'God has got it covered'
Baptist minister Hayley Young was invited to preach at a Thy Kingdom Come beacon event alongside the Archbishop of Canterbury, Justin Welby, Bishop Michael Curry and others. She shares a little of her message from Saturday night.
As the lead minister in a Local Ecumenical Partnership, we have been really trying to engage in the Thy Kingdom Come prayer initiative over the past two years. As a minister as I really struggle to get people to prayer meetings and this provides a really good opportunity for people to engage in prayer. As a church we really took on the challenge of praying for five people we know to come to know Jesus, to see Heaven breakthrough in their lives.
I had the privilege this year of participating in the Beacon event at St Albans Abbey where 4,000 Christians from across Hertfordshire came together to worship God, to seek His Kingdom breaking through in our lives and lives of those we care about. Worship was led by Soul Survivor and I was the warm up act for the Archbishop of Canterbury, Justin Welby.
The service also took place the day of the Royal Wedding, and as a result people were buzzing about prayer and inspired by the words of the wedding sermon of Presiding Bishop Michael Curry.
Bishop Michael happened to be one of the guest preachers at the Beacon event. He shared his passion for people to come to know Jesus, building on what he had said at the wedding about love being the centre and the reason for life, this love is shown to us through Christ.
Archbishop Justin shared from his own experience of identity and how our identity is found in Christ, and that this is for everyone.
I was asked to share about how we pray Thy Kingdom Come, so I reflected on the account in 2 Kings 6:8-23. I had chosen this passage not just because it is an amazing account of the prophet Elisha at work, but because of the role of the servant.
In this account the servant is following Elisha round as he is getting all these prophetic visions. God has been telling Elisha where the rival king's armies are going to strike – so Elisha then goes to the King of Israel and explains this to him. This results in the King of Israel strengthening that part of his territory, so they are always one step ahead of everyone trying to attack them. Politically, this is very helpful for the King of Israel.
I can kind of just imagine the life of Elisha’s servant: as things get more and more political he gets more and more nervous. In this passage the servant has found himself right in the middle of a potential civil war between two rival kings. And you can just feel the fear rising in him as the account says he goes out early in the morning and the city is completely surrounded by an army.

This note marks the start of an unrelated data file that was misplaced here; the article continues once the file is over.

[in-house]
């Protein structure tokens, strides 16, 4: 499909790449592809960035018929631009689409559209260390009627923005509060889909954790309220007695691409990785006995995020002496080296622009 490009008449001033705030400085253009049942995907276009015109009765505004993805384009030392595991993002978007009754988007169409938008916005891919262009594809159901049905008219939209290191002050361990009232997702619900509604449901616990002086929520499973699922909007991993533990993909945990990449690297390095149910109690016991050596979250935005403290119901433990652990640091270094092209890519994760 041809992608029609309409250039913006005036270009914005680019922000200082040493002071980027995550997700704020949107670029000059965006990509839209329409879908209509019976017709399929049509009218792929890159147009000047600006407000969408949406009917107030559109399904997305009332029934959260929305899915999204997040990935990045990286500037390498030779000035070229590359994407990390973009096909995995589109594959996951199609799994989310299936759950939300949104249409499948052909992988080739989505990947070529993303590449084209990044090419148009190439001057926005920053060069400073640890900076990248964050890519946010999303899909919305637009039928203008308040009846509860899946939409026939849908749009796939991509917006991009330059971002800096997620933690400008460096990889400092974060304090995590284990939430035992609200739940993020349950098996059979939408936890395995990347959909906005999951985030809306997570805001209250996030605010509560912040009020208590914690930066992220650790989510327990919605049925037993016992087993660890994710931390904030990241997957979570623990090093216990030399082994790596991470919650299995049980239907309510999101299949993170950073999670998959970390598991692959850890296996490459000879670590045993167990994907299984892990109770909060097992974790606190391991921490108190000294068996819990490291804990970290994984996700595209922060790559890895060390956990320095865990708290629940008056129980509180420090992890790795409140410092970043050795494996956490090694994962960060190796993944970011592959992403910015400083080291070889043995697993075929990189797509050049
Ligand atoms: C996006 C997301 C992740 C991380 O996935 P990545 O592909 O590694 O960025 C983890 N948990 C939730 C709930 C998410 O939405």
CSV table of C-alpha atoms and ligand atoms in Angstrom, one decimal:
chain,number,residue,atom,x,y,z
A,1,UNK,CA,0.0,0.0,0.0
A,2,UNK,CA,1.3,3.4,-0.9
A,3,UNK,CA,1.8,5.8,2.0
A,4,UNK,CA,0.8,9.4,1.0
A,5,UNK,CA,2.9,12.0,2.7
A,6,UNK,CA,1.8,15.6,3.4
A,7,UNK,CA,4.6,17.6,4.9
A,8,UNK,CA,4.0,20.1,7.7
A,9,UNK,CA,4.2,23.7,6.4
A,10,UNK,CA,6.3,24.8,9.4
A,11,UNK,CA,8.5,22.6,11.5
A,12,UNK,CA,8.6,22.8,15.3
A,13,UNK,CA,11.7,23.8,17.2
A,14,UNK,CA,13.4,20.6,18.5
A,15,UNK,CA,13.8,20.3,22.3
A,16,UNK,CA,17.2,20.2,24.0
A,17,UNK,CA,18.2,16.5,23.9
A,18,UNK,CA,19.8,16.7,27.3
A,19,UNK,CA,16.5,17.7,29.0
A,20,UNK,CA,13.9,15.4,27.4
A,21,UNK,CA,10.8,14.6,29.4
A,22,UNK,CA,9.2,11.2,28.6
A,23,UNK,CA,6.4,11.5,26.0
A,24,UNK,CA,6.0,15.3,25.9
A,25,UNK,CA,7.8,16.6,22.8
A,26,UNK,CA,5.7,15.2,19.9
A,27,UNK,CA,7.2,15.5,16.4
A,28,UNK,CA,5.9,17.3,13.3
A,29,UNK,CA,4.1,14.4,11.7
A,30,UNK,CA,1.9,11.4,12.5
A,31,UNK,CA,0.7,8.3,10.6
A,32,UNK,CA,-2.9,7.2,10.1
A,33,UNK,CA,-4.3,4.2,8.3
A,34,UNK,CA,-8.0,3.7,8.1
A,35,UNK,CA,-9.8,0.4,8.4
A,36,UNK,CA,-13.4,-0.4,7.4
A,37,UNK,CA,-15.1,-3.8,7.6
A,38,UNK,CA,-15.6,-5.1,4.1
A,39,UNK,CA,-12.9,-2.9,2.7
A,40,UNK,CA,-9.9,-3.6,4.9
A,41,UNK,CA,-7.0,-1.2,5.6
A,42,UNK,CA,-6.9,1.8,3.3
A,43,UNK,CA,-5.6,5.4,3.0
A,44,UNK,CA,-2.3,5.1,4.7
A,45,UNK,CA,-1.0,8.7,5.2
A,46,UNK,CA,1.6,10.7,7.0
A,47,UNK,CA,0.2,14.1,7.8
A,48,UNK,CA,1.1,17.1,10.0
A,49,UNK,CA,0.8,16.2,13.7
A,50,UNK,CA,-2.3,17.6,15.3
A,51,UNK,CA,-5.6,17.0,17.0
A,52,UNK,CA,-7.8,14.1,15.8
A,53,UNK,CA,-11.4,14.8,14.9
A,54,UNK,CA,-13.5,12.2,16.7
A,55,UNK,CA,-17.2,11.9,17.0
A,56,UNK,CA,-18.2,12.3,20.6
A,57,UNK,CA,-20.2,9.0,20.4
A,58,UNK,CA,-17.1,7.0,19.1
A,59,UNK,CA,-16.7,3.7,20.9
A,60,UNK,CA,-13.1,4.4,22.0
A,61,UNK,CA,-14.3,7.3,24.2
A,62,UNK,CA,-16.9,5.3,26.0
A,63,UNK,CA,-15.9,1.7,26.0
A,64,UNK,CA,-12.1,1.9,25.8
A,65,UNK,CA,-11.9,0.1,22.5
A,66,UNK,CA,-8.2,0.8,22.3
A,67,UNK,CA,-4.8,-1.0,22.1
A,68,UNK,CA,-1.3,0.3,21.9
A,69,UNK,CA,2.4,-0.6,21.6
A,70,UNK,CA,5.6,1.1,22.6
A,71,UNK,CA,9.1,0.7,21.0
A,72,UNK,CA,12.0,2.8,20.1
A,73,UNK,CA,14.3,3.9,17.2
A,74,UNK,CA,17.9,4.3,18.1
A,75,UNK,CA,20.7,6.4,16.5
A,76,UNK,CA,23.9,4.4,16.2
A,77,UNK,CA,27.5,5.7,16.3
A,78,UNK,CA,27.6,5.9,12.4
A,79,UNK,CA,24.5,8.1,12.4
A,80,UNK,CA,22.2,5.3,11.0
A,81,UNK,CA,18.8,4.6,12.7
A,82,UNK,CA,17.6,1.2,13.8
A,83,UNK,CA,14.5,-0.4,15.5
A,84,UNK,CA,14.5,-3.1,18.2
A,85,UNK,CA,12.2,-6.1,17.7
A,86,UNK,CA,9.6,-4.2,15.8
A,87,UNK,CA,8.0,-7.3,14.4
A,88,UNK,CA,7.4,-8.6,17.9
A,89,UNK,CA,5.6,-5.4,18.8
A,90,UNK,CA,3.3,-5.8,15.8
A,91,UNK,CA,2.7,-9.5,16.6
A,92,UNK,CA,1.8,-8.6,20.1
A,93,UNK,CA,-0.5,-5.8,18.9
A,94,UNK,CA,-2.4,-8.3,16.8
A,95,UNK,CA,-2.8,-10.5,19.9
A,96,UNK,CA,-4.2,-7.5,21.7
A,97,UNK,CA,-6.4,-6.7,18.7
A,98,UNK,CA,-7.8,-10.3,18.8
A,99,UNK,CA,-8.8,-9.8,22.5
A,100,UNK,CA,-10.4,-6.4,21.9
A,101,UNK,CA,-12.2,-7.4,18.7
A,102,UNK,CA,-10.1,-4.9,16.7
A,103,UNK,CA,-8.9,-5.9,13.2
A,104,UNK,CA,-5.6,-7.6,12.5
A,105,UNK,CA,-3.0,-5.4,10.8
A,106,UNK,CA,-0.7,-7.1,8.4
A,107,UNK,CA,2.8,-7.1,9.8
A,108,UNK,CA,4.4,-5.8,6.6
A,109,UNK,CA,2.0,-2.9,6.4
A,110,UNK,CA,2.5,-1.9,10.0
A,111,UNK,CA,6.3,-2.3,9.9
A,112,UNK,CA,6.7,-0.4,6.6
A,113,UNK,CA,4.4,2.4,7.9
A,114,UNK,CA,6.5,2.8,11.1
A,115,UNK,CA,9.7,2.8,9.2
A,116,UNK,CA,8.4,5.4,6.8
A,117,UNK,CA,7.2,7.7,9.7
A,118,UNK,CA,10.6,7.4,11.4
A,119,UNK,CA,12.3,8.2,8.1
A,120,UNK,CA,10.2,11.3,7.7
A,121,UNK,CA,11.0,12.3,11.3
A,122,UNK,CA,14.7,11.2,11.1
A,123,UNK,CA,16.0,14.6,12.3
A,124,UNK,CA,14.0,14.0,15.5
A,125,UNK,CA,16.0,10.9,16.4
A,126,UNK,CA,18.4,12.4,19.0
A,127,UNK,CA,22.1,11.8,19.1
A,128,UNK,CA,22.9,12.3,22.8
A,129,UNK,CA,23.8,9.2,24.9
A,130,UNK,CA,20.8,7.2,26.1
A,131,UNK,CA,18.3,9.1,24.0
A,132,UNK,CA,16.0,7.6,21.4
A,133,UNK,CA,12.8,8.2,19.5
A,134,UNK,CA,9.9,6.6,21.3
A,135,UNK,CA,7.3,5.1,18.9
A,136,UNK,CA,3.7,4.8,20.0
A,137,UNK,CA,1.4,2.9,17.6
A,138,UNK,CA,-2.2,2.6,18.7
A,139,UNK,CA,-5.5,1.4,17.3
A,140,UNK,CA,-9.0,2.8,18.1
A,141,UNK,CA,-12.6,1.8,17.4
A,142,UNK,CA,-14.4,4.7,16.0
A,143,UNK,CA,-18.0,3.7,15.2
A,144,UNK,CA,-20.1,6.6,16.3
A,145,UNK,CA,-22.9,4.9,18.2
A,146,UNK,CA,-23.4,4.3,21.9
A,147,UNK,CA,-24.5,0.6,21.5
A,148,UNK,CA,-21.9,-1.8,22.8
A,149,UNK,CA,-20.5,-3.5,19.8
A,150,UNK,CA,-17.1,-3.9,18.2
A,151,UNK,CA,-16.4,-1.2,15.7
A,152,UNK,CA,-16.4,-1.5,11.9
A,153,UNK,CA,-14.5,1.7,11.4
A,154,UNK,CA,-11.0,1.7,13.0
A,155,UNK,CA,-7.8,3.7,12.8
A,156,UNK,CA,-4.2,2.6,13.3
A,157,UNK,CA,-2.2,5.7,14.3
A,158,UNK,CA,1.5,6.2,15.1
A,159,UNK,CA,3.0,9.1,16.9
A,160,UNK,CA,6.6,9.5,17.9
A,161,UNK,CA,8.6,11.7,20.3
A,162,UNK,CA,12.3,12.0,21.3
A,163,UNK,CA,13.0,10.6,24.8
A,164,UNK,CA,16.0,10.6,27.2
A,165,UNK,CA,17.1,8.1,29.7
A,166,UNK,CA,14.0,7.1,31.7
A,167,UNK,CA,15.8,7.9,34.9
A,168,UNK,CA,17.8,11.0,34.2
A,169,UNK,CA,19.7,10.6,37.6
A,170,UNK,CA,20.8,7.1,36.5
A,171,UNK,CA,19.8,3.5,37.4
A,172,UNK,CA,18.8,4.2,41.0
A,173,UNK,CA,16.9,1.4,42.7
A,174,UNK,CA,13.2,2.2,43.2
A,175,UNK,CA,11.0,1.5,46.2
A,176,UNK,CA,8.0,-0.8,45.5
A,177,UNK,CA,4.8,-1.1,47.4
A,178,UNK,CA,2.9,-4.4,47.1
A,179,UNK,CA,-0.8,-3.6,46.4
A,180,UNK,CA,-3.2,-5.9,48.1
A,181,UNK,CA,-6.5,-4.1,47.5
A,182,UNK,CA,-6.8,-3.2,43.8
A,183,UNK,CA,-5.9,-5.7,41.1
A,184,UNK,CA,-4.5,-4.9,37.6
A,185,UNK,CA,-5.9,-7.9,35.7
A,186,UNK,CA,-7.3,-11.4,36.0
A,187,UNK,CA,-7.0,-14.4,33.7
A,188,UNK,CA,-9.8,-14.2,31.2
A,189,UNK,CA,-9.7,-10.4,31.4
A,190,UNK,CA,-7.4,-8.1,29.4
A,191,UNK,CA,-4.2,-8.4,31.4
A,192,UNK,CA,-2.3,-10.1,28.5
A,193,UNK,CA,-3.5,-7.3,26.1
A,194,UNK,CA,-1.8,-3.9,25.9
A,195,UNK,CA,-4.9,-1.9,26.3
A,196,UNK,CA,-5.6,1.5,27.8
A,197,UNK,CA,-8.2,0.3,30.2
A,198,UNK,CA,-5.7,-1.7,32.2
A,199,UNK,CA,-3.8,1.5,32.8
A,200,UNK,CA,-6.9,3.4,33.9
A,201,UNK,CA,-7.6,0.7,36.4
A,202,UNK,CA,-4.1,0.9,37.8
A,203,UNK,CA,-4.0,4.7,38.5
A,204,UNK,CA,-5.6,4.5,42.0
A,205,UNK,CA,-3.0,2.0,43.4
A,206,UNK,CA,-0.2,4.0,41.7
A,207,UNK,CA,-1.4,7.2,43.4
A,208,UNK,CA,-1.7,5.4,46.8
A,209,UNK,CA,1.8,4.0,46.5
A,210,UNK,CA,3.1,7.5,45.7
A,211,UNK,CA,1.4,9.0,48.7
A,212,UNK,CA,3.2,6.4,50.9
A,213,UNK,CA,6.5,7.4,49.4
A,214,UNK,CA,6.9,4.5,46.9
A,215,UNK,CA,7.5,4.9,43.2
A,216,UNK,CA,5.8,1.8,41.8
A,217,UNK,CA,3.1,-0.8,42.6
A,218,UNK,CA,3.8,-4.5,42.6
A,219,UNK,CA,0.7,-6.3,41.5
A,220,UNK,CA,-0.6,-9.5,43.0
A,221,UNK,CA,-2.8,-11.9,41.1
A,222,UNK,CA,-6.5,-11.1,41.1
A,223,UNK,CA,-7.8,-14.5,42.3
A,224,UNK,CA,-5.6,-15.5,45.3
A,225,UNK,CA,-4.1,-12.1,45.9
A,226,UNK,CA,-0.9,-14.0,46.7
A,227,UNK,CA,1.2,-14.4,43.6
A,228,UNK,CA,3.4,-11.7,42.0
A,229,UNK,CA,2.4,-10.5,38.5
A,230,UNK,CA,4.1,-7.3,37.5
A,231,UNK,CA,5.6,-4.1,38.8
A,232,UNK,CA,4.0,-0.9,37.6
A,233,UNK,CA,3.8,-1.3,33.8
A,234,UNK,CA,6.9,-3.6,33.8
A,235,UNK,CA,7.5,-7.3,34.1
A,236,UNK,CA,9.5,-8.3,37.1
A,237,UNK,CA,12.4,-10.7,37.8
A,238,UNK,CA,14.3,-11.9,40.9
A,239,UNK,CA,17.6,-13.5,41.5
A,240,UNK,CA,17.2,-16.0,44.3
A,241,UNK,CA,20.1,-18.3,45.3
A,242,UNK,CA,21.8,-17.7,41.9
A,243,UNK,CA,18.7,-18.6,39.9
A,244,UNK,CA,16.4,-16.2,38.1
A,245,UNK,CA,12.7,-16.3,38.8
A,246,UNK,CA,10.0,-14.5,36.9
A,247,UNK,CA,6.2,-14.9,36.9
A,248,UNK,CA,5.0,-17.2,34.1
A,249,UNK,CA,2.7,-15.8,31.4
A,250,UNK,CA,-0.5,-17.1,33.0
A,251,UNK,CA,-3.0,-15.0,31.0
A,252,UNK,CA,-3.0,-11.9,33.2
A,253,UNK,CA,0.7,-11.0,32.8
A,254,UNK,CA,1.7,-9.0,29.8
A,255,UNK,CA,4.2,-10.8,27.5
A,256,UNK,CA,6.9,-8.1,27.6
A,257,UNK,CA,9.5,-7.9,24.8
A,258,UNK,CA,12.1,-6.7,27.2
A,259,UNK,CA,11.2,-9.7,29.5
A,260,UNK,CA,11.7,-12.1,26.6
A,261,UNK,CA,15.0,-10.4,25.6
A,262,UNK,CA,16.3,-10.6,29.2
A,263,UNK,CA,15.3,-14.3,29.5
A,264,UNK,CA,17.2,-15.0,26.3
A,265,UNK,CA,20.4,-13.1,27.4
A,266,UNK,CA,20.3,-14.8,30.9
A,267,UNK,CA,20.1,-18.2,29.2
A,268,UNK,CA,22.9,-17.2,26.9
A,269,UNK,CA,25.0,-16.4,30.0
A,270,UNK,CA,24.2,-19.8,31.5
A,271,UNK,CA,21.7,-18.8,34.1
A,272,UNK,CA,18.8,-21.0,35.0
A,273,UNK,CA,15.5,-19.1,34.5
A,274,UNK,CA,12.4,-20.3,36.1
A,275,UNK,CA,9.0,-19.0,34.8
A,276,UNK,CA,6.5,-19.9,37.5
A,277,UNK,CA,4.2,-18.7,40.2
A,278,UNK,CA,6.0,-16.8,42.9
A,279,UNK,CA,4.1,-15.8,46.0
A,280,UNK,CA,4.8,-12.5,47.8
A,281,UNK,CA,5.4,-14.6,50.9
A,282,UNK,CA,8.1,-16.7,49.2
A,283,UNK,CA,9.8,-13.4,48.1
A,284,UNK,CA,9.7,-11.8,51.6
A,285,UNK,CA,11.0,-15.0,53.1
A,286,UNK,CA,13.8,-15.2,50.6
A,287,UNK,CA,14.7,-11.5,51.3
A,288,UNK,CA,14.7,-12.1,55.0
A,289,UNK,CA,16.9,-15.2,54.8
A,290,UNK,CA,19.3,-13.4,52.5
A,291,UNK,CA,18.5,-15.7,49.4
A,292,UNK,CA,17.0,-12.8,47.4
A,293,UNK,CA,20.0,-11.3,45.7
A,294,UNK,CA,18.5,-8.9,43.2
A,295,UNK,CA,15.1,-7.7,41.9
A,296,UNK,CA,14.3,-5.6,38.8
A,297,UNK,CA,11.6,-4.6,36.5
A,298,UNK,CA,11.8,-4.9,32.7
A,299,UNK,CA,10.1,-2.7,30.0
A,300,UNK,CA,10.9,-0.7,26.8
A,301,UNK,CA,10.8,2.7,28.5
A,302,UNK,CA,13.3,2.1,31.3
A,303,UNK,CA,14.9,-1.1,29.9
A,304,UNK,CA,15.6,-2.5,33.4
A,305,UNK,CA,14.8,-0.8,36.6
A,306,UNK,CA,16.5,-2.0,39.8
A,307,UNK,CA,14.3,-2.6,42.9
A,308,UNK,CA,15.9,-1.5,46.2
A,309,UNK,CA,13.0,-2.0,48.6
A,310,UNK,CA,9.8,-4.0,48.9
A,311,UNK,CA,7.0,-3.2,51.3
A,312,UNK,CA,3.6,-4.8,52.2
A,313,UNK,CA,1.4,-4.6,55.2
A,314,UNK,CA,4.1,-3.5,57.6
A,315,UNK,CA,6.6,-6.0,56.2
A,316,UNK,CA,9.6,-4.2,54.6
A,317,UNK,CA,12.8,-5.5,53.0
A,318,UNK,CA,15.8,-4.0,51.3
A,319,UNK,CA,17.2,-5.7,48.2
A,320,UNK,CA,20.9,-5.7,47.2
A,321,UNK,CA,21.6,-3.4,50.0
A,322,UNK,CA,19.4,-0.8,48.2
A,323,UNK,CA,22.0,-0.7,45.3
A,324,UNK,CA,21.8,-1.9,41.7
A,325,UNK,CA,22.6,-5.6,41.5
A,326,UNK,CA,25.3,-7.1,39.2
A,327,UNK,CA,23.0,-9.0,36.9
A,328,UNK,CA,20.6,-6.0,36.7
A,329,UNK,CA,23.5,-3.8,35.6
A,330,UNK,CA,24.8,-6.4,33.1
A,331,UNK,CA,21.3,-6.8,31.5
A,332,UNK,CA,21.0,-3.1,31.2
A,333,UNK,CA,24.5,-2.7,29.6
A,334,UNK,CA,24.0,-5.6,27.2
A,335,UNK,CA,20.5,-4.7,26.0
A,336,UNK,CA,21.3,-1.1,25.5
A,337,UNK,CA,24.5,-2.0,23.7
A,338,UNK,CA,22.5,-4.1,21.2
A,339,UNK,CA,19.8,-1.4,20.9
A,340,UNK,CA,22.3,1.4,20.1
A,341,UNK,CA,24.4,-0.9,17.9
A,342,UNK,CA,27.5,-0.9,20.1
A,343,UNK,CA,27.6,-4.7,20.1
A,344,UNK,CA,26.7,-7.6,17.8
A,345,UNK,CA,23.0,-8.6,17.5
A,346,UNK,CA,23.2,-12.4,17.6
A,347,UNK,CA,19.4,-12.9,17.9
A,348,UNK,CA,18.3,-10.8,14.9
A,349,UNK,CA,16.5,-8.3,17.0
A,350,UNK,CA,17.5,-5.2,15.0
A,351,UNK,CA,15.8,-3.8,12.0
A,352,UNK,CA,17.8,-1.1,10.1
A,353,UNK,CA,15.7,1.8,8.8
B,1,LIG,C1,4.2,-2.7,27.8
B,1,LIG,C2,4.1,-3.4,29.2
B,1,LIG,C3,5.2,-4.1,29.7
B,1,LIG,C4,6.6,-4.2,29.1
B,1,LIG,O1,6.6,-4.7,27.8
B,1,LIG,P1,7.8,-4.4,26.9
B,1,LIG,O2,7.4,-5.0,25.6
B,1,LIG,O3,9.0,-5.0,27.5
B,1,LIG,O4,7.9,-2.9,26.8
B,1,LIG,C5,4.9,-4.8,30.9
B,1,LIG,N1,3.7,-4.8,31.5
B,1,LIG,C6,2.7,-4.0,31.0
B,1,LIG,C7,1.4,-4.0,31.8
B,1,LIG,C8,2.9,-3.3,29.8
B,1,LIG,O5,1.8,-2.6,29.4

The servant goes back to Elisha and says: ‘Alas, my master what shall we do?’
And Elisha says to him: ‘Don’t be afraid, those who are with us are more than those who are with them.’
Elisha had God’s perspective.
In this moment, when any human would be completely freaked out, Elisha has hope: so, he prays that his servant would be able to see the situation from God’s perspective.
And there is this amazing moment when Elisha prays and the servant's eyes open – suddenly he is able to see what is really going on.
God has totally got them covered.
I love this scripture when I think of prayer and praying in God’s Kingdom, because for me sometimes prayer doesn’t work immediately; sometimes I struggle to get people to a prayer meeting; sometimes it feels like hard work, sometimes I just have to keep going and going. Sometimes, doubt and fear get in the way.
And so, at the event we were reminded to keep interceding for those we love and care about to come to know Jesus because our prayers shouldn’t stop after the ‘event.’
We were challenged to allowed God’s love to motivate our prayers and actions.
We were inspired to be co-workers in the Kingdom of God by showing them what Jesus’ love looks like and encouraging people to find their identity in Christ, so that they can know God as their Father.
The event included some time of sharing about what denominations and churches had been doing to engage in prayer between Ascension and Pentecost; there was joy as people shared what God had been doing.
There are many good Christian initiatives, but what spoke to me so clearly through this time of prayer together and the service was this: when the Church puts aside their differences and worships God and seeks His Will together, His presence shows up and assures of His love, motivates us to persevere in prayer and unites us as children of God.
The Revd Hayley Young is minister of Panshanger Church in Welwyn Garden City.
Watch a recording of the Thy Kingdom Come Beacon event where Hayley preached alongside the Archbishop of Canterbury Justin Welby and Bishop Michael Curry below